I try to build my kits with ease of painting in mind. So the more the parts that can be taken apart and painted separately the better. But alas, this being a HG kit, this is not possible so I have to settle with at least some masking, which is what I did below with the leg actuator parts.
This being the holiday period, I hope I have enough time to fix all of the problems and at least be ready for decaling by the new year. Heh. Wish…
I am finally onto the decal stages for this one. Although there are still some parts to fix, I decided to decal the ones that are all set.
I don’t really like to add too many decals to my kits. For one thing, it’s distracting to the overall lines of the kit, and for another, I’m a lazy bum who doesn’t like to deal with too many of them.
Because access to Gunze gloss coat is hard here, I decided to popby Ace Hardware to see whether there was an alternative. I found Krylon Preserve it! which was used for paper and photographs. Checking out the label, it says it would work for plastics so what the heck, I decided to try it.
And it actually works better than Gunze gloss! It’s cheaper too by the can! It dries into a very smooth and slippery glossy sheen which I couldn’t achieve with the Gunze-branded one. Nice.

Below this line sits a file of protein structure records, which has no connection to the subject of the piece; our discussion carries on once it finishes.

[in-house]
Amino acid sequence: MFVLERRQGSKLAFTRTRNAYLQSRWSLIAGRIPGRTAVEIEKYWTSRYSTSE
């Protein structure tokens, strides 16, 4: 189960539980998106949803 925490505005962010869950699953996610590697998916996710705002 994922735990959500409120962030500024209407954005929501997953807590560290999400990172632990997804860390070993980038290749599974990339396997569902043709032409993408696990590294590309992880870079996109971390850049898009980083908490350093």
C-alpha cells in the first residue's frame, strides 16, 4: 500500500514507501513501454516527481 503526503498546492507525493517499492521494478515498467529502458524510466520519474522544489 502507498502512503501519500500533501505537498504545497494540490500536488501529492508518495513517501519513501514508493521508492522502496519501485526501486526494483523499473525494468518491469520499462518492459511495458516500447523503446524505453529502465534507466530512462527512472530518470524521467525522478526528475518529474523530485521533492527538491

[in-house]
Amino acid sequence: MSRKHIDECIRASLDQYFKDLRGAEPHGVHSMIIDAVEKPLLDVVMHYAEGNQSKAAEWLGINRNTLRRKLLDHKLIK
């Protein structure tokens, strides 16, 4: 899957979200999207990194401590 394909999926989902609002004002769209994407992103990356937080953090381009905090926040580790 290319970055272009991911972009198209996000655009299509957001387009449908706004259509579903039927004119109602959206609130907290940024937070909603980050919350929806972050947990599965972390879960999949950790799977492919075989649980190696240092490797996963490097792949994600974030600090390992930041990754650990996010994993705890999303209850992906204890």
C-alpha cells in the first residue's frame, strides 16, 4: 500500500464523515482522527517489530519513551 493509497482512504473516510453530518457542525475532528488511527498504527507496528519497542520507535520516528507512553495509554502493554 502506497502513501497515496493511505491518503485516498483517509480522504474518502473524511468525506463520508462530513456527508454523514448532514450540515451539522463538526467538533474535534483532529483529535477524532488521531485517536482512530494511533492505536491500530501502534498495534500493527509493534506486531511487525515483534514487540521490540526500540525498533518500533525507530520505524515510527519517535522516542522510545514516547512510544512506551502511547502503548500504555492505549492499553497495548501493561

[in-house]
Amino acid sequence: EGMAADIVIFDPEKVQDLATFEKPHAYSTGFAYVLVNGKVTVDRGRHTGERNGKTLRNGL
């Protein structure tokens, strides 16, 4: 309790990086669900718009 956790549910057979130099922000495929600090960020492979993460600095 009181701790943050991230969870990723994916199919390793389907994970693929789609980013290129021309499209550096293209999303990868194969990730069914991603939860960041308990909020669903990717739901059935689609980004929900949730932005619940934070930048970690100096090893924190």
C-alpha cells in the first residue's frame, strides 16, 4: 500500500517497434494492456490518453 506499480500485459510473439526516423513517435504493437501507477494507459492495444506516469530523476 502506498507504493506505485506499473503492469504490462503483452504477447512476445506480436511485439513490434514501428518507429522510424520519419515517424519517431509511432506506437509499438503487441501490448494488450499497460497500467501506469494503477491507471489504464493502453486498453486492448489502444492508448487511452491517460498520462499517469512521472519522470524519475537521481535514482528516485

I cut up the leg joints up so the lower leg can twist independently from the thighs. I find it gives the GM a better look. The cutting is quite rough so I’ll probably need to do some fixing to make the break in the joint less obvious.
To allow the legs to be pushed further back for a wider leg pose, I added 1mm to the butt plate (for lack of a better word). I then cut a length of paper clip to replace the male part I cut away. I then extended the forearms by 1mm each. 1.5mm makes them look too long. I prefer my mecha looking with longer legs, helps to make them look slimmer.
I tried extending the neck 1mm and dammit, I lost the PC nub for the head. Since I didn’t have my spares with me at the moment, I fashioned a new nub with epoxy putty. Then it’s a matter of sanding down till the head fits. 😛 The head itself I added a hood above the visor. This idea is blatantly stolen from Erix93 heh. I also carved out some of the bottom of the head to give it a nicer shape. The original looks like a helmet to be honest. Lastly, the visor was dipped in Future Floor Polish for a supershine. Can’t really see the effect from the photo though, but rest assured, it’s shiny.
More work done to fix the proportions. The epoxy putty ball to replace the lost PC was carved so the head can fit on it. The visor in the head is now masked to facilitate primer and paint. One last mod is thickeing the top of the shoulders by 1mm. So the shoulders won’t look ‘droopy’.
And I’m now more or less done. Below are before and after pics of the kit. The open palm is from the Cold District GM. The design is different from the GM’s so I’m sure whether I’ll use it the end. For now it’ll have to do.
All that’s left is adding some panel lines to detail up the kit a bit. Then it’s the tedious task of sanding and priming, sanding and priming…